At the Page residence, Fenton pays a visit to Anne and hints the two should simply elope. Mistress Quickly, Shallow, and Slender come calling, but Slender bores and alienates Anne even more than he has done before. Returning home, Page orders Fenton to stop seeing his daughter, but on Mistress Quickly's suggestion, Fenton speaks to Mistress Page who promises to find out Anne's true feelings and respect her wishes.

Act 4

While Ford and most of the other men are out bird hunting, Falstaff visits Mistress Ford, hoping to find her alone as promised. Just as before, Mistress Ford is "surprised" to find her husband coming home early. With the help of Mistress Page, she gets the frightened Falstaff to disguise himself as the "fat woman of Brentford," a suspected witch whom Ford despises and has banned from his home. Thus when Ford comes home, he finds no sign of Falstaff but is incensed to see the Brentford "witch" in his house. He thrashes the disguised Falstaff with a heavy club and chases him out the door.

Their prank accomplished, the "merry wives" decide to tell their husbands about Falstaff's love letters. Working together, the Fords and the Pages plot a final, elaborate act of comic revenge. Mistress Ford asks Falstaff to wear a disguise and meet her in Windsor Park at midnight. When he gets there, a group of dancing fairies—disguised children instructed by Sir Hugh—will surround the cowardly knight to frighten and mock him. After this performance, Falstaff will be unmasked and ridiculed by all.

The "three suitors" subplot gradually moves toward its end. As they plan their last prank against Falstaff, Master and Mistress Page make separate arrangements concerning Anne's marriage. Each plans to have Anne visit the park, disguised as the Fairy Queen, and run off with her future husband during the confusion of the fairy dance. Anne and her suitor will then head for a nearby chapel to be married immediately. In Page's version of the plot, the lucky suitor is Slender, who is told he will find Anne wearing a white costume. Mistress Page, meanwhile, lays a virtually identical plot with her favored suitor, Doctor Caius. To trick Page and Slender, she intends to have Anne wear green.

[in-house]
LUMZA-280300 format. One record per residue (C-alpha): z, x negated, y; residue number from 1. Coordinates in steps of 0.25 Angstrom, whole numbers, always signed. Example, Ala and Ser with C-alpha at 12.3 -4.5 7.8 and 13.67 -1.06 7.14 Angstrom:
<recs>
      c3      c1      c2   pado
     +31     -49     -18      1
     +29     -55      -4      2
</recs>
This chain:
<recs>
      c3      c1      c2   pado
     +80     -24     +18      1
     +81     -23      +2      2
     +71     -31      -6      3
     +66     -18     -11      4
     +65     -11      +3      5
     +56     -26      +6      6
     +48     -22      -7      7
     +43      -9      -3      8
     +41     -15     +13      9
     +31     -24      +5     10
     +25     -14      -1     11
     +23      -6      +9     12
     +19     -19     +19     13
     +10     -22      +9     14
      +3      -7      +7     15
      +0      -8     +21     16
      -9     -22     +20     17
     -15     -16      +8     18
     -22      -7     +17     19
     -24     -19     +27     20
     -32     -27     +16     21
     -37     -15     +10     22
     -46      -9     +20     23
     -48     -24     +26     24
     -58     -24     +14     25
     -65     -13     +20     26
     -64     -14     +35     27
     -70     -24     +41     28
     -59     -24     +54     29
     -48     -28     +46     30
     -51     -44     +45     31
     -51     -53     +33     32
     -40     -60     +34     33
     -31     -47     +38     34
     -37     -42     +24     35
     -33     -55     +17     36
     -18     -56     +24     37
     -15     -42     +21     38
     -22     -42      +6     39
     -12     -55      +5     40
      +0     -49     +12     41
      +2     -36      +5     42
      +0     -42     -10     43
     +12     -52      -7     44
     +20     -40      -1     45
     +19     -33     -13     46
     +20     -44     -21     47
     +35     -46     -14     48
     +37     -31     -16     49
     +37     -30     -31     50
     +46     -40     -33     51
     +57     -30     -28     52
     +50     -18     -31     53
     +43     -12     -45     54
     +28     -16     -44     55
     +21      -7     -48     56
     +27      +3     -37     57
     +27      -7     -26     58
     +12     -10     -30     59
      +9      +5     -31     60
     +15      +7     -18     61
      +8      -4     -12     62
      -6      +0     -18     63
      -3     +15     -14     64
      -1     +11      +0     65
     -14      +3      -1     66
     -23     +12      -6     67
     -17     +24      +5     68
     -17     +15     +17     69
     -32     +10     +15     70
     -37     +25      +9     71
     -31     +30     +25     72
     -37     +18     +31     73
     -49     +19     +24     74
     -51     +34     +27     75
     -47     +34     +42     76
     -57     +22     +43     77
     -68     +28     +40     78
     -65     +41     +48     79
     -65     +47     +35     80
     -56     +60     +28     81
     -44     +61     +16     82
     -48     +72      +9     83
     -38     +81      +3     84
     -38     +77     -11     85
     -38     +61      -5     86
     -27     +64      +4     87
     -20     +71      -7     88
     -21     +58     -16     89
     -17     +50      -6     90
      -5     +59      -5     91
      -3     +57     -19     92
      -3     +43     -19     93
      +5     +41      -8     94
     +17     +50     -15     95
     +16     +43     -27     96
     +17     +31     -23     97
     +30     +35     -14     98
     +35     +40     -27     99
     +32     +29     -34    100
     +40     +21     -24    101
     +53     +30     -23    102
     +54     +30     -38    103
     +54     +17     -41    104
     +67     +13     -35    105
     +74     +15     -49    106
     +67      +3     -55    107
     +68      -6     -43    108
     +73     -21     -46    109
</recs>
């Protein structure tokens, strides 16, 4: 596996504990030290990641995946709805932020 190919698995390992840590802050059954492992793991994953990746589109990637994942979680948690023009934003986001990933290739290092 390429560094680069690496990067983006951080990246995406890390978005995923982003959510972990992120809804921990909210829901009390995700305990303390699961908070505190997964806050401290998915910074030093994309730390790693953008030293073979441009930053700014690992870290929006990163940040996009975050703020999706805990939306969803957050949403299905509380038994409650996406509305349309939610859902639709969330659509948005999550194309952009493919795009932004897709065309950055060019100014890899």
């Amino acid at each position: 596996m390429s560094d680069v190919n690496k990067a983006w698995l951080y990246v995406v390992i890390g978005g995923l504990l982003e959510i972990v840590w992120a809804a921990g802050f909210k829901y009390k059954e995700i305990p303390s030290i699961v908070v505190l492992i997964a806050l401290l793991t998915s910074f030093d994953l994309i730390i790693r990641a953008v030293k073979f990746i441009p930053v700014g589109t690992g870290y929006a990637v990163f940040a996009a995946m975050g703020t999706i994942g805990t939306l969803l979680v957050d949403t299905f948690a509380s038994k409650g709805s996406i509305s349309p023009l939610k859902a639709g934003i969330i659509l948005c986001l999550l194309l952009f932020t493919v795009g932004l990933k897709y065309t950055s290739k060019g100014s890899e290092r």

Act 5

Falstaff reluctantly keeps his appointment with Mistress Ford, but not before informing "Brook" of his plans. When he gets to Windsor Park, he is terrified to see a troop of fairies emerging from the woods with candles in their hands. Led by Mistress Quickly and Sir Hugh—both disguised—the children dance around Falstaff, pinching him and singeing him with their candles. As the troupe capers about and "sings" its "scornful rhyme," Slender and Doctor Caius rush in and steal away with two of the fairies. Finally, Fenton appears and runs off with the disguised Anne Page.

The Pages and the Fords now step out of their hiding places and have a good, long laugh at Falstaff, who is promptly unmasked. The knight is both embarrassed and amused—mostly the former—at being pranked in such a bizarre manner. Slender and Doctor Caius return, each having been tricked into running off with the wrong fairy. Moments later Fenton enters with Anne Page, now his wife. Realizing nothing can be done at this point, Anne's parents surprise Fenton with their cheerful response to this news. All retire to the Page house for a fireside drink.

The Merry Wives of Windsor Plot Diagram

Falling ActionRising ActionResolutionClimax123456789101112Introduction


1 Falstaff and his followers arrive in Windsor.

Rising Action

2 Short on money, Falstaff downsizes his entourage.

3 Falstaff tries to seduce the "merry wives" via love letters.

4 Mistresses Ford and Page plan their "merry" revenge.

5 Falstaff visits Mistress Ford and gets dumped in the Thames.

6 Falstaff flees the Ford home in an embarrassing disguise.

7 The Fords and Pages plot their final prank against Falstaff.

8 Anne Page's three suitors each plan to steal away with her.


9 Summoned by Mistress Ford, Falstaff visits Windsor Park.

Falling Action

10 A group of costumed children mock and torment Falstaff.

11 Falstaff is unmasked and ridiculed.


12 Fenton elopes with Anne Page.